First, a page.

Dare to be you

UNIVERSE WITHIN by Gwen Randall-Young

This above all: to thine own self be true and it must follow, as the night the day, thou canst not then be false to any man.” – William Shakespeare

Many of the clients I work with experience frustration as a result of being people pleasers most of their lives. Generally, this process begins in childhood because it serves a purpose for ego. However, for many people, dissatisfaction and even resentment set in at some point in adulthood.

Very early in life, a child learns that behaving in ways that make others happy brings rewards. He also learns that behaviour that annoys or upsets others brings the opposite. For young children, regardless of how much parents express their love, an angry or upset parent is associated with a loss, or, at the very least, a disruption in the flow of love to the child.

Children are very adept at reading parental emotions, body language and facial expressions. If parents react with anger and judgment to a child’s misbehaviour, rather than accepting the child but correcting the behaviour, the child will feel rejected. Not liking this feeling, the child learns what to do to gain acceptance, which is associated with being loved and lovable. Without acceptance, the child feels both unloved and unlovable.

For some, this association between disappointing others and being unlovable persists throughout life. This is especially true for those who are quite sensitive or who have low self-esteem. The gauge for their value exists outside of themselves. It is like looking at the thermometer outside the kitchen window and assuming the reading applies to the temperature inside.

This is the perception ego develops and it is reinforced repeatedly. In school, the answer the teacher is looking for is more important to the child than his own creative response. Dressing like others takes precedence over putting together unique ensembles. In later years, it is more important to agree with others than to speak one’s truth and risk offending anyone. Doing what others want becomes a greater priority than honouring oneself.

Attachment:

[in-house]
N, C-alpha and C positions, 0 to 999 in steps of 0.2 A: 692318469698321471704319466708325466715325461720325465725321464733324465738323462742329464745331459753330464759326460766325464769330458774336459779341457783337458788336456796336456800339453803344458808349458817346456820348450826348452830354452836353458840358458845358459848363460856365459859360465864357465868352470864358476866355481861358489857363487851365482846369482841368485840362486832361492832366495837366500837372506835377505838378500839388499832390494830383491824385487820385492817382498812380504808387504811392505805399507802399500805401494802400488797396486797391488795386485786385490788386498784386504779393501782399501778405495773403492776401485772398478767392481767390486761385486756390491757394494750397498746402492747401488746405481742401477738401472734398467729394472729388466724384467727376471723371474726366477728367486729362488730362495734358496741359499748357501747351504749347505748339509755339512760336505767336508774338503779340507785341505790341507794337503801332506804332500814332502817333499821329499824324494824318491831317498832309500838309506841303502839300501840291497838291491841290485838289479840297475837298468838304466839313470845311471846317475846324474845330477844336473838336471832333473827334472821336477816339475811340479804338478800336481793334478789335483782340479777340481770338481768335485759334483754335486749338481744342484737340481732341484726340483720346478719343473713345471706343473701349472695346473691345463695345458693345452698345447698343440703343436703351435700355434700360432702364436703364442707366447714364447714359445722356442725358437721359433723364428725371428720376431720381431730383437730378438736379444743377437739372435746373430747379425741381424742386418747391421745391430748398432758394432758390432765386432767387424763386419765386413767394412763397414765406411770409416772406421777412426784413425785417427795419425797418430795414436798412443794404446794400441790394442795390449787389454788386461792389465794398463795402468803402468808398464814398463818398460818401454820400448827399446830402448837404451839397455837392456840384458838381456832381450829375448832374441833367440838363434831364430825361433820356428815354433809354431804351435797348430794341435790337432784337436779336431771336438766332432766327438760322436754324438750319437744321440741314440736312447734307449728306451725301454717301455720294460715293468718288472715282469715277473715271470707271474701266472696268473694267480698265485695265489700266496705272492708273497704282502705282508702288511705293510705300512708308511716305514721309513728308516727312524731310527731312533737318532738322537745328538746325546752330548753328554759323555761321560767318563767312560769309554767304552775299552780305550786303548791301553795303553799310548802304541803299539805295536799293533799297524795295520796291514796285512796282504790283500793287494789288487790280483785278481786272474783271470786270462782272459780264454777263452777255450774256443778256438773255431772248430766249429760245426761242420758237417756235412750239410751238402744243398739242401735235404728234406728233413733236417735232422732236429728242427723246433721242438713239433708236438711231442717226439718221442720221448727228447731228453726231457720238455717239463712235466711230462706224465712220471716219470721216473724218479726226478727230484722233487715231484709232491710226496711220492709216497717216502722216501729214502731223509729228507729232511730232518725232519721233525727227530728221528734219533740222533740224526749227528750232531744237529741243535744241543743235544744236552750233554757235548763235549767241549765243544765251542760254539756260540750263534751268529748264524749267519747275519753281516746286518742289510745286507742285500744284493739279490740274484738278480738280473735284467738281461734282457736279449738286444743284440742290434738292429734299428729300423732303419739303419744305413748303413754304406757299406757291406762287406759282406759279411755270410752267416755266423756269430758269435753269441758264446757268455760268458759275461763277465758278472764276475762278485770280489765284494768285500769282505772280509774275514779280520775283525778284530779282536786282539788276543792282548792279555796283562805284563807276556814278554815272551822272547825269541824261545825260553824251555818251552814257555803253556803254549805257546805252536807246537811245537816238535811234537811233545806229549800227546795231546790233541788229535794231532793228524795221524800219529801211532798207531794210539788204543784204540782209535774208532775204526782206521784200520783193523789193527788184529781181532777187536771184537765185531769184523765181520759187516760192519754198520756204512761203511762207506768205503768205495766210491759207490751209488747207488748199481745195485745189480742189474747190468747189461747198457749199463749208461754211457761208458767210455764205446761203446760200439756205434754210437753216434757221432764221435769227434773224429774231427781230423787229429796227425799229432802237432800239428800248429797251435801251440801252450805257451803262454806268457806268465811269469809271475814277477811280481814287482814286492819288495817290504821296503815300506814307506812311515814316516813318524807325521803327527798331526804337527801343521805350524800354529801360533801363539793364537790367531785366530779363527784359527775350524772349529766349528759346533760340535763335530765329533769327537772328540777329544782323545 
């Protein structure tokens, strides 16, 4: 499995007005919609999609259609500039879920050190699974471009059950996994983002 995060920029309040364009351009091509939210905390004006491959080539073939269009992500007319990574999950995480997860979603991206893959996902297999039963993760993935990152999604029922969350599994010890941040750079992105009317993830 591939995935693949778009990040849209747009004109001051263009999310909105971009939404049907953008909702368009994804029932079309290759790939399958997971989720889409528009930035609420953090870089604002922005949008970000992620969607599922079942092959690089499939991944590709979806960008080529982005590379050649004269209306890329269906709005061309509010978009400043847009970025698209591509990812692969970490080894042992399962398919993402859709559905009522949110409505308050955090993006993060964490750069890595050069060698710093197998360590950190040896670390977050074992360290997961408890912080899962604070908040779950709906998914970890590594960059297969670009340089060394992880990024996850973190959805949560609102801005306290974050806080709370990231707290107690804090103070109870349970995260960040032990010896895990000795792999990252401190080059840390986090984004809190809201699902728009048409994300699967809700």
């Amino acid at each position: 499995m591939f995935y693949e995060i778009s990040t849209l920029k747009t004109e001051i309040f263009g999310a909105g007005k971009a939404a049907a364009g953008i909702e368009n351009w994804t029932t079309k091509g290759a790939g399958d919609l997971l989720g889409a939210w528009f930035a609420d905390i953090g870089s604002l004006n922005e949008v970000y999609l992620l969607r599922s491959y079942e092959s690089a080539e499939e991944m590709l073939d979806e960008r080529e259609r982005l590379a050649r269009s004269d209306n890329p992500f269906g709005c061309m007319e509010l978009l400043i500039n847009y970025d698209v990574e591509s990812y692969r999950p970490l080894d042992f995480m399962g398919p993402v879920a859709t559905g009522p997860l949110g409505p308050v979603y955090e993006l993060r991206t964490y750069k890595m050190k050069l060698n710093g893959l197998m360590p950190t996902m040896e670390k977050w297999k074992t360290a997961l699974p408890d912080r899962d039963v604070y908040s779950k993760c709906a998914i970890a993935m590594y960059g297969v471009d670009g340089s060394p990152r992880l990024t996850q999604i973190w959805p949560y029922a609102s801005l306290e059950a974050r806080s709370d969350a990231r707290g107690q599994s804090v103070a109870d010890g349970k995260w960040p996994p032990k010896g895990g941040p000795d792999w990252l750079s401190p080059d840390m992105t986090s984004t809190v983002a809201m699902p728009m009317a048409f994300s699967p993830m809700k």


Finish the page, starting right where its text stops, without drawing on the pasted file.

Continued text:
After years of performing for the external audience, it can be hard to know who the real self truly is. Many would not even know what they would do in their lives, or what they would be passionate about, if they were no longer dependent on the good opinion of others. Yet they begin to feel a growing frustration and resentment and the sense they are not fulfilling themselves. This nudging could well be the work of soul, which knows that a very important aspect of our time on Earth is the full realization of our own uniqueness.

Our essence, or essential self, is like a seed that wants to grow. Unfortunately, for so many of us, the people in our lives did not nurture that seed. Instead, they tended to the garden in their own mind about who we were or how we should be. Under these conditions, the seed of our true self could not even begin to germinate.

Time, however, moves on, and soul realizes that a good portion of our time here has elapsed; it is time to get on with knowing and expressing our authentic self. Slowly but surely we become restless. We begin to notice that what we are thinking and feeling inside does not match what we are doing or expressing on the outside.

We begin to feel conflicted, and perhaps, for the first time, realize we are responding to external signals rather than to our own inner signals. There may follow a confusing and tumultuous time as we grapple with which signals to follow. The inner signals reveal what we want to do; the outer, what we think we should do. As we begin to validate our inner voice – our own truth and knowing – we begin the journey back to self.

It is not always easy and others may balk at our changes, but it is the road we came to travel, and it is waiting.

Gwen Randall-Young is a psychotherapist in private practice and author ofGrowing Into Soul: The Next Step in Human Evolution. For articles and information about her books and “Deep Powerful Change” personal growth/hypnosis CDs, visit www.gwen.ca

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